Friday, July 31, 2015

A Calm, 1789

"A Calm," Dominic Serres, 1789, Royal Collection Trust.

At the center of this piece is a frigate with limp sails. A red ensign flaps from her stern, and small boats sail around her, so clearly there is a breeze, but she has no interest in taking advantage of it.

N.A.M. Rogers, in his scholarly and very readable "The Wooden World," demonstrates that naval vessels of the eighteenth century spent most of their time in port. This was a fairly leisurely time, during which watches were foregone in favor of a standard working day. Such seems to be the case here, where the calm of a friendly port gives Serres' painting a serene feel to it.

Aboard the single masted sloop to the left are some characters with little detail. We can say that one of them wears a blue jacket, but that's the best I can do. Aboard the red barge, oarsmen lay on their oars. They wear white shirts with black barge caps. It appears that black neckcloths are tied about their necks, but this might be the rarely seen queue. I had fully expected to find a lot more queues when I began this project, but they are almost entirely absent. Sailors generally wear their hair in a bob style or about shoulder length. At the stern of the barge (behind the two officers) stands a coxswain with a black hat and blue jacket.

Tuesday, July 28, 2015

Misery, 1786

"Misery," Thomas Rowlandson, 1786, Royal Collection Trust.

Rowlandson is largely remembered for his raucous satirical pieces, and occasional pornography. Still, the caricaturist was a serious artist as well. Using the medium of mass printing, Rowlandson could churn out pieces that would make his audience laugh, or make them contemplate life. "Misery" is one of his little known pieces, and certainly reflects the latter.

A pair of sailors, perhaps the only survivors of some catastrophe, cling to wreckage. Adrift on an open and choppy sea, we can see to the far horizon, where there isn't a speck of hope for the unfortunate tars. Given the expression on the face of the red jacketed sailor, it is probably fair to say that nothing but sea stretches behind us as well. The use of a long horizon in the distance, and the staring eyes of a sailor looking beyond and behind us, places us in the same desperate mind as them.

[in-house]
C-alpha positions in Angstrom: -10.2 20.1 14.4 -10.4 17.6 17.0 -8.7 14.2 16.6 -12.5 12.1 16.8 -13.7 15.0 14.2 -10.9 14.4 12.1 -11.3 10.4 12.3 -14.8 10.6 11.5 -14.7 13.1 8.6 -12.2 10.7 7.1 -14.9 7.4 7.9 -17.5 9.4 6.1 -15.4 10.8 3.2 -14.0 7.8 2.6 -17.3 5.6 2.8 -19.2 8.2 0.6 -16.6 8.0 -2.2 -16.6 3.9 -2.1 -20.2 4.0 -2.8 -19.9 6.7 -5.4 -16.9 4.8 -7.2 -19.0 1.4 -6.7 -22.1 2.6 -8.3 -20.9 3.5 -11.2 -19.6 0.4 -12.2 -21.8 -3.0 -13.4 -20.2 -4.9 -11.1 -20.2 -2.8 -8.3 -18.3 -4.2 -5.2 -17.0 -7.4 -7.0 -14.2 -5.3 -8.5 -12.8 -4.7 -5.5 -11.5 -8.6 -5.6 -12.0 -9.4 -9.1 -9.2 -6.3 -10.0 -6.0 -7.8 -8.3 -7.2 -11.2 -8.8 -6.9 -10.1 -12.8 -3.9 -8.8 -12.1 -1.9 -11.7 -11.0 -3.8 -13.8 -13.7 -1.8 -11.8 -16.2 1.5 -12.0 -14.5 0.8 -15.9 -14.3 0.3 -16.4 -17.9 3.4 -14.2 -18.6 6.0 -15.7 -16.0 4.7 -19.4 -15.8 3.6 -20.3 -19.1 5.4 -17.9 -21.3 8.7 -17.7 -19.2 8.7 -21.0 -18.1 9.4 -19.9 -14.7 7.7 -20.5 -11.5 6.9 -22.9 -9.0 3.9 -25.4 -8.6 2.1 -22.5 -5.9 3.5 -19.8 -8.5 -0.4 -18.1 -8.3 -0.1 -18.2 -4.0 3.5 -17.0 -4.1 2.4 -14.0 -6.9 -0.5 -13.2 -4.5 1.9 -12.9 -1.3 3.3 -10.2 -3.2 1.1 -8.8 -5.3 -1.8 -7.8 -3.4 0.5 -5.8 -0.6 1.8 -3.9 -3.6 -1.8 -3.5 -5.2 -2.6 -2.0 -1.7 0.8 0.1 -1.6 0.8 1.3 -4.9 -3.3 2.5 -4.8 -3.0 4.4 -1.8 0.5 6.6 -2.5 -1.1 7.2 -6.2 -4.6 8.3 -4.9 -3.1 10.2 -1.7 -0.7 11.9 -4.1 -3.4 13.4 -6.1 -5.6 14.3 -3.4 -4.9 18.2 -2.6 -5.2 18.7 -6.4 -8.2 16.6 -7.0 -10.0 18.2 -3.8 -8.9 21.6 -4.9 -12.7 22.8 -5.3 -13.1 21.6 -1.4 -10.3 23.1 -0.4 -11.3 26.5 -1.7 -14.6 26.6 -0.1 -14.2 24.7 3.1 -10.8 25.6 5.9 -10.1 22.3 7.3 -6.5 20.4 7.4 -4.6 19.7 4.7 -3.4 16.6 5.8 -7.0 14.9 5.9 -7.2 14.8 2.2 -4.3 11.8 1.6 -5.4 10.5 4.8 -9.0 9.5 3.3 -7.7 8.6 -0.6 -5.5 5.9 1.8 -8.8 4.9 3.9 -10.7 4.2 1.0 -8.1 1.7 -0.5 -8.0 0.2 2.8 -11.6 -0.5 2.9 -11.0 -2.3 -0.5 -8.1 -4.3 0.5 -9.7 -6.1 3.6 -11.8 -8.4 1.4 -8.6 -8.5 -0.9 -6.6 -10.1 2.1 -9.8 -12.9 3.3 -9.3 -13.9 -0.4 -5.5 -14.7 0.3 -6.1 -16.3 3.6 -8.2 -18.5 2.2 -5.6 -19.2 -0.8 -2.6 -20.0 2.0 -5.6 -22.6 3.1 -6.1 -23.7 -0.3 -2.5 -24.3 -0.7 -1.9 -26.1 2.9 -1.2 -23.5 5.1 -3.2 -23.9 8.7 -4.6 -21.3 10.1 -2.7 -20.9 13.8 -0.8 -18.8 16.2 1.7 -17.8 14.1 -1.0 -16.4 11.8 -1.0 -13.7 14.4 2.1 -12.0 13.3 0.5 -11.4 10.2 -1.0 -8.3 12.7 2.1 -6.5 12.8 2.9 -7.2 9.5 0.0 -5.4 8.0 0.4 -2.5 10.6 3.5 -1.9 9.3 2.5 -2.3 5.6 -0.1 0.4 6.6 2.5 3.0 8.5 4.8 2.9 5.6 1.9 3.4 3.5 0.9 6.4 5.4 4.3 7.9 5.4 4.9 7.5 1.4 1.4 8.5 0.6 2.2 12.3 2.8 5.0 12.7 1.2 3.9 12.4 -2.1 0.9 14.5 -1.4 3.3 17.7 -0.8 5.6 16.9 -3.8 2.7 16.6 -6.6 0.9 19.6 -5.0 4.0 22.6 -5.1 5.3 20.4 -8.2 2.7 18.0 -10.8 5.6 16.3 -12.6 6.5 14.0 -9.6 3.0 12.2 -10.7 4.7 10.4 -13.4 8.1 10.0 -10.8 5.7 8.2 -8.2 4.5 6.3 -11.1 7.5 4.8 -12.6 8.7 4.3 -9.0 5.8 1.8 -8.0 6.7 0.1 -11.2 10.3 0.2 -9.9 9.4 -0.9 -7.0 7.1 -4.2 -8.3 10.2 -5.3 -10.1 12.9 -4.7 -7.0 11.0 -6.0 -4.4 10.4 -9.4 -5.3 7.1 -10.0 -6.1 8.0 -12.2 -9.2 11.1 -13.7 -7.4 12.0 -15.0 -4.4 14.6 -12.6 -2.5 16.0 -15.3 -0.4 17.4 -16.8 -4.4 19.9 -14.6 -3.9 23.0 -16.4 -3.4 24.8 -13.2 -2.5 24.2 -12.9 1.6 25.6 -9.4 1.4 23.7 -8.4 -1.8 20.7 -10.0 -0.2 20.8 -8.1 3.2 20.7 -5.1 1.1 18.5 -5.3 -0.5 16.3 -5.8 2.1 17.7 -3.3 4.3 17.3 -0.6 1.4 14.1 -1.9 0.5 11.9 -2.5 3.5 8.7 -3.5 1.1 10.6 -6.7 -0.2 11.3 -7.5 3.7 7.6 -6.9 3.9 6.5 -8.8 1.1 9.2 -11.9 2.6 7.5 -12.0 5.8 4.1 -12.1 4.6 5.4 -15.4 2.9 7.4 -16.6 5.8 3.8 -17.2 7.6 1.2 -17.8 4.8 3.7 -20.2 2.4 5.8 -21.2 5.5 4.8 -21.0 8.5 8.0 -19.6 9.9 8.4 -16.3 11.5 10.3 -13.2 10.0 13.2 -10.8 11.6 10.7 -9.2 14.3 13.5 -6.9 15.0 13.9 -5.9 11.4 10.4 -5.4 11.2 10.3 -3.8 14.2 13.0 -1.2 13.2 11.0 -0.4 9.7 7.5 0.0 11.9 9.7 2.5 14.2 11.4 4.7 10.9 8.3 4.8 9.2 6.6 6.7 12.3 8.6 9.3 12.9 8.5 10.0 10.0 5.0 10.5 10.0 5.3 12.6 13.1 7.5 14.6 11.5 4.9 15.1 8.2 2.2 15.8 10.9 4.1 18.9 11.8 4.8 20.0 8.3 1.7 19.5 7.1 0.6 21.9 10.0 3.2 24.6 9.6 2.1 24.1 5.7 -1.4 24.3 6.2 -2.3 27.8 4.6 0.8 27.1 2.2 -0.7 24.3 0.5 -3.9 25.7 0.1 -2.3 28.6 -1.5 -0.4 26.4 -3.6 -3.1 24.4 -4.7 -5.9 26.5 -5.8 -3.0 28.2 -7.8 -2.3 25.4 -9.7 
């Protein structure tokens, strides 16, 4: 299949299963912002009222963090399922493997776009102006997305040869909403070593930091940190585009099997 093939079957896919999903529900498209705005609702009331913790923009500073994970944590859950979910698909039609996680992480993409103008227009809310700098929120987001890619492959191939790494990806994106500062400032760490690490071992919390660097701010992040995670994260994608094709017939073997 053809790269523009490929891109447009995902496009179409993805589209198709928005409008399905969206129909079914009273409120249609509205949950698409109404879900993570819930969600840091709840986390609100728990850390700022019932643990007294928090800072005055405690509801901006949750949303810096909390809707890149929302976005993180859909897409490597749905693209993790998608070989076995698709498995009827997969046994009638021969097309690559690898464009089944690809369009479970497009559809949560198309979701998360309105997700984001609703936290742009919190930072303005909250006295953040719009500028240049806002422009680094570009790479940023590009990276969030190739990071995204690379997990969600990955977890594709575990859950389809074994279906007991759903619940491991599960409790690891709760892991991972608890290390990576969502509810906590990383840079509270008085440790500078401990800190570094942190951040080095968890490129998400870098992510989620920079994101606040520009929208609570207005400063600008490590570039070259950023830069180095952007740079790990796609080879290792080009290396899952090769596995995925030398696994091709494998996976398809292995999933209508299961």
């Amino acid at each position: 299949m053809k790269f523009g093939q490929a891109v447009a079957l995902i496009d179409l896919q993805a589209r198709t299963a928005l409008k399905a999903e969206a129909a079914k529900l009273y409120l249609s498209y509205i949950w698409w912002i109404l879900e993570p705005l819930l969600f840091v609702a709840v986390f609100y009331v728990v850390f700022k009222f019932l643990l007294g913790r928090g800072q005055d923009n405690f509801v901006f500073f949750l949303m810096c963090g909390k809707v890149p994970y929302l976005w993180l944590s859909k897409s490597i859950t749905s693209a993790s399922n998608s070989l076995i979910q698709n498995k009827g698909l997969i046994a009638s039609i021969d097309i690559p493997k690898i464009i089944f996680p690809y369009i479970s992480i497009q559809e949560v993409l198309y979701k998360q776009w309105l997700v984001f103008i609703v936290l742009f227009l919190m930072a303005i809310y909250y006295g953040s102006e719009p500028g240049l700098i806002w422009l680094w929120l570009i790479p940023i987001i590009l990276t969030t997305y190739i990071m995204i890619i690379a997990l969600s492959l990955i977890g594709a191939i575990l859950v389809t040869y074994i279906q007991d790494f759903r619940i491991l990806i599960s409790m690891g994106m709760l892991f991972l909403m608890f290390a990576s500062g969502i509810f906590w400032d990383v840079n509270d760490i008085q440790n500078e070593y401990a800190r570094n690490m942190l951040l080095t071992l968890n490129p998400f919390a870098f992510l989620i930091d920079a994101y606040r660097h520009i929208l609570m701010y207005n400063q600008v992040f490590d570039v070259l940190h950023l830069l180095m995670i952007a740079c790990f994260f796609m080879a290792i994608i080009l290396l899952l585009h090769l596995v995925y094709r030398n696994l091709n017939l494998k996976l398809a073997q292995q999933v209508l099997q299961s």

The sailor on the left might be dead, or sleeping off his exhaustion, or too despairing to do more than cry into his sleeve. He wears a blue jacket with slightly scalloped mariner's cuffs. A black neckcloth hangs over the back of his jacket. White trousers with narrow red stripes running vertically hang over white stockings and black shoes.

Possessed with a look of hopelessness, this sailor wears a red jacket with mariner's cuffs, and perhaps with flap pockets at the waist. His trousers are more of a beige, perhaps being a bit weathered. Rowlandson illustrates his black neckcloth with dots alone, giving the illusion of movement on the windy sea.

Monday, July 27, 2015

The Flight from Dover/The Arrival at Calais, 1768

The Flight from Dover/The Arrival at Calais, artist unknown, 1768, Walpole Library.

The Walpole Library does not have a catalog entry for this piece on their website. John Carter Brown Library's Early American Images database does have a catalog entry, but the wrong image in its place. By combining these resources, we can examine the primary source and have some context.

Lord Bute is depicted fleeing to France in the face of political turmoil. In the first images, he rides the stick of a witches' broom. Their ride is weighed with the gold of the people, which stands in substitute of his wife who is left in England.

A disreputable looking chap dismisses Bute with the words "Now he has got all our Dollars let him go." Perhaps in response to this, a sailor calls out to the flying politician "If I had you in our Ship, I'd heave you to ye Shark."

Jack wears a cocked hat with the point forward. His hair is short and in a bob style. A dark (perhaps black) neckcloth hangs over the back of his jacket. The jacket itself has turned back cuffs and a single vent at the back. His trousers are wide legged, but long, ending about mid-calf. The stockings are plain, but due to the shading, we can't say what color they might be. As you might expect, he carries a stick.

Despite what "The Flight from Dover" suggests, witchcraft was not a major form of cross-channel transportation in the eighteenth century. The topsail sloop seen in the detail above is probably a Calais packet. These vessels were the best way to get from England to France (from Dover to Calais) throughout the era. I have only touched on this method in the past.

In Calais, Bute is feted by vile looking Catholic clergy, French soldiers and foppish gentry, and the Pretender himself: Bonny Prince Charlie. Two shocked looking sailors, presumably mariners of his packet, look on in disgust. "Rat me Ned," says the first, "what respect they pay him."
"Why should they do otherwise," replies Ned, "he was allway their Friend."